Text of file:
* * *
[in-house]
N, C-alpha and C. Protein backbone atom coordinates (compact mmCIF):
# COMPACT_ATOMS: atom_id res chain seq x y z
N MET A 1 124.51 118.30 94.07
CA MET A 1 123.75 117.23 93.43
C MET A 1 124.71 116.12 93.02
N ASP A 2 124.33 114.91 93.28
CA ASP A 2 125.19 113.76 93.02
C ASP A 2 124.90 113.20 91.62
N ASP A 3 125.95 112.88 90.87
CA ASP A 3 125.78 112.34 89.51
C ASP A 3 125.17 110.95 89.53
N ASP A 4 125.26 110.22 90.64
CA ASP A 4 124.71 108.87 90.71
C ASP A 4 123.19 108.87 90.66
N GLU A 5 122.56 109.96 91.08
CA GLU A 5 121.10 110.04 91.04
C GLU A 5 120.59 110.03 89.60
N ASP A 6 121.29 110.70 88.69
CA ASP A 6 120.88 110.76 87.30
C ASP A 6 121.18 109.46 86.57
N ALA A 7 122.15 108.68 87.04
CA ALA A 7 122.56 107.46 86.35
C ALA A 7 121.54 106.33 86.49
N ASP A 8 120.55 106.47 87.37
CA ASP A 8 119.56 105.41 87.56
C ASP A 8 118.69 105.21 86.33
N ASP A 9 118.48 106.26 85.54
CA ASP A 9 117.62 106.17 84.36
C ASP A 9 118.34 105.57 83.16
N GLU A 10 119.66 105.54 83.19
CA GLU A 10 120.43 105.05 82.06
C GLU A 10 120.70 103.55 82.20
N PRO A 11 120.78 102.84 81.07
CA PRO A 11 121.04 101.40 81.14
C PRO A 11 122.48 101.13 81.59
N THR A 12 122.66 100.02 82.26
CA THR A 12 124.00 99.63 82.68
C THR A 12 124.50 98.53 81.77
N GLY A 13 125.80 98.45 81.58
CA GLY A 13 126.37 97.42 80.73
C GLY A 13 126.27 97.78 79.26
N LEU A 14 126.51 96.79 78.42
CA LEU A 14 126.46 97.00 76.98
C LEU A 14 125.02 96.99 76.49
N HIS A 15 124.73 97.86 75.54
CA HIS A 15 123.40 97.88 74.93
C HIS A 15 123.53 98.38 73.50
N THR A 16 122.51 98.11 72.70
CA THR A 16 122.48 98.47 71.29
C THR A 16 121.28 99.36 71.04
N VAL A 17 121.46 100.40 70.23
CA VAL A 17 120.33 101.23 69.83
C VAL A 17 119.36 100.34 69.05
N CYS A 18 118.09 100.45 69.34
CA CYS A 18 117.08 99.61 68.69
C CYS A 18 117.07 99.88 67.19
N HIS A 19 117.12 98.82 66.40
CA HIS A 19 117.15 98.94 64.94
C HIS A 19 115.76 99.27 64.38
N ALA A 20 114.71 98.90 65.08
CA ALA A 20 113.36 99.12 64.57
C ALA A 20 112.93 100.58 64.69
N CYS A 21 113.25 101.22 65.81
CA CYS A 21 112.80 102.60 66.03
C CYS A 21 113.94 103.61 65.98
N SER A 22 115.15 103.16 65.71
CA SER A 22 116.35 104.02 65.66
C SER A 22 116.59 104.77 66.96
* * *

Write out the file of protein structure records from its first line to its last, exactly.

[in-house]
N, C-alpha and C. Protein backbone atom coordinates (compact mmCIF):
# COMPACT_ATOMS: atom_id res chain seq x y z
N MET A 1 124.51 118.30 94.07
CA MET A 1 123.75 117.23 93.43
C MET A 1 124.71 116.12 93.02
N ASP A 2 124.33 114.91 93.28
CA ASP A 2 125.19 113.76 93.02
C ASP A 2 124.90 113.20 91.62
N ASP A 3 125.95 112.88 90.87
CA ASP A 3 125.78 112.34 89.51
C ASP A 3 125.17 110.95 89.53
N ASP A 4 125.26 110.22 90.64
CA ASP A 4 124.71 108.87 90.71
C ASP A 4 123.19 108.87 90.66
N GLU A 5 122.56 109.96 91.08
CA GLU A 5 121.10 110.04 91.04
C GLU A 5 120.59 110.03 89.60
N ASP A 6 121.29 110.70 88.69
CA ASP A 6 120.88 110.76 87.30
C ASP A 6 121.18 109.46 86.57
N ALA A 7 122.15 108.68 87.04
CA ALA A 7 122.56 107.46 86.35
C ALA A 7 121.54 106.33 86.49
N ASP A 8 120.55 106.47 87.37
CA ASP A 8 119.56 105.41 87.56
C ASP A 8 118.69 105.21 86.33
N ASP A 9 118.48 106.26 85.54
CA ASP A 9 117.62 106.17 84.36
C ASP A 9 118.34 105.57 83.16
N GLU A 10 119.66 105.54 83.19
CA GLU A 10 120.43 105.05 82.06
C GLU A 10 120.70 103.55 82.20
N PRO A 11 120.78 102.84 81.07
CA PRO A 11 121.04 101.40 81.14
C PRO A 11 122.48 101.13 81.59
N THR A 12 122.66 100.02 82.26
CA THR A 12 124.00 99.63 82.68
C THR A 12 124.50 98.53 81.77
N GLY A 13 125.80 98.45 81.58
CA GLY A 13 126.37 97.42 80.73
C GLY A 13 126.27 97.78 79.26
N LEU A 14 126.51 96.79 78.42
CA LEU A 14 126.46 97.00 76.98
C LEU A 14 125.02 96.99 76.49
N HIS A 15 124.73 97.86 75.54
CA HIS A 15 123.40 97.88 74.93
C HIS A 15 123.53 98.38 73.50
N THR A 16 122.51 98.11 72.70
CA THR A 16 122.48 98.47 71.29
C THR A 16 121.28 99.36 71.04
N VAL A 17 121.46 100.40 70.23
CA VAL A 17 120.33 101.23 69.83
C VAL A 17 119.36 100.34 69.05
N CYS A 18 118.09 100.45 69.34
CA CYS A 18 117.08 99.61 68.69
C CYS A 18 117.07 99.88 67.19
N HIS A 19 117.12 98.82 66.40
CA HIS A 19 117.15 98.94 64.94
C HIS A 19 115.76 99.27 64.38
N ALA A 20 114.71 98.90 65.08
CA ALA A 20 113.36 99.12 64.57
C ALA A 20 112.93 100.58 64.69
N CYS A 21 113.25 101.22 65.81
CA CYS A 21 112.80 102.60 66.03
C CYS A 21 113.94 103.61 65.98
N SER A 22 115.15 103.16 65.71
CA SER A 22 116.35 104.02 65.66
C SER A 22 116.59 104.77 66.96